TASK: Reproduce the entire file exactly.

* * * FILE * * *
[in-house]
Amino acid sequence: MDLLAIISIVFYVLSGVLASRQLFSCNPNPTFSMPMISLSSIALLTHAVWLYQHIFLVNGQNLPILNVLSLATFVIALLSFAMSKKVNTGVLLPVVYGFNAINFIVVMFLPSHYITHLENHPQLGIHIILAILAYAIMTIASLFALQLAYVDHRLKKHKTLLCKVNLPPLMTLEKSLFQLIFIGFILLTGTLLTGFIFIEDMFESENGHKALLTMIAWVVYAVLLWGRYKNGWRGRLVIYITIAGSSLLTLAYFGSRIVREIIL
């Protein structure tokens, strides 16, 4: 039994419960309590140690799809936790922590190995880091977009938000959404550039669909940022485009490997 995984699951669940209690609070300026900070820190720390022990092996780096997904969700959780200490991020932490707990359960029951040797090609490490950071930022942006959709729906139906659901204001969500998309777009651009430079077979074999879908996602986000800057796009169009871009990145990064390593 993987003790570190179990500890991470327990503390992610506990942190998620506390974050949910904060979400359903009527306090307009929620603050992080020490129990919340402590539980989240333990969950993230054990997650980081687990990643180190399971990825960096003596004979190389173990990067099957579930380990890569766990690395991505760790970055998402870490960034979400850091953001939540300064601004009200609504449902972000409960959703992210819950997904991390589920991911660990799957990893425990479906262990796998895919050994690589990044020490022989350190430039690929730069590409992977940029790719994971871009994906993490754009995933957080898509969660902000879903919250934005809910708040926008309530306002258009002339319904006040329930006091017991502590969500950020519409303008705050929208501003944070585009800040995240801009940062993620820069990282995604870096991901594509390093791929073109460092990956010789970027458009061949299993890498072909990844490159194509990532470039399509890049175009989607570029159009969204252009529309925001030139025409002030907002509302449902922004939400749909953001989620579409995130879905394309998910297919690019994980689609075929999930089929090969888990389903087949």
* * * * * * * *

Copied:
[in-house]
Amino acid sequence: MDLLAIISIVFYVLSGVLASRQLFSCNPNPTFSMPMISLSSIALLTHAVWLYQHIFLVNGQNLPILNVLSLATFVIALLSFAMSKKVNTGVLLPVVYGFNAINFIVVMFLPSHYITHLENHPQLGIHIILAILAYAIMTIASLFALQLAYVDHRLKKHKTLLCKVNLPPLMTLEKSLFQLIFIGFILLTGTLLTGFIFIEDMFESENGHKALLTMIAWVVYAVLLWGRYKNGWRGRLVIYITIAGSSLLTLAYFGSRIVREIIL
């Protein structure tokens, strides 16, 4: 039994419960309590140690799809936790922590190995880091977009938000959404550039669909940022485009490997 995984699951669940209690609070300026900070820190720390022990092996780096997904969700959780200490991020932490707990359960029951040797090609490490950071930022942006959709729906139906659901204001969500998309777009651009430079077979074999879908996602986000800057796009169009871009990145990064390593 993987003790570190179990500890991470327990503390992610506990942190998620506390974050949910904060979400359903009527306090307009929620603050992080020490129990919340402590539980989240333990969950993230054990997650980081687990990643180190399971990825960096003596004979190389173990990067099957579930380990890569766990690395991505760790970055998402870490960034979400850091953001939540300064601004009200609504449902972000409960959703992210819950997904991390589920991911660990799957990893425990479906262990796998895919050994690589990044020490022989350190430039690929730069590409992977940029790719994971871009994906993490754009995933957080898509969660902000879903919250934005809910708040926008309530306002258009002339319904006040329930006091017991502590969500950020519409303008705050929208501003944070585009800040995240801009940062993620820069990282995604870096991901594509390093791929073109460092990956010789970027458009061949299993890498072909990844490159194509990532470039399509890049175009989607570029159009969204252009529309925001030139025409002030907002509302449902922004939400749909953001989620579409995130879905394309998910297919690019994980689609075929999930089929090969888990389903087949």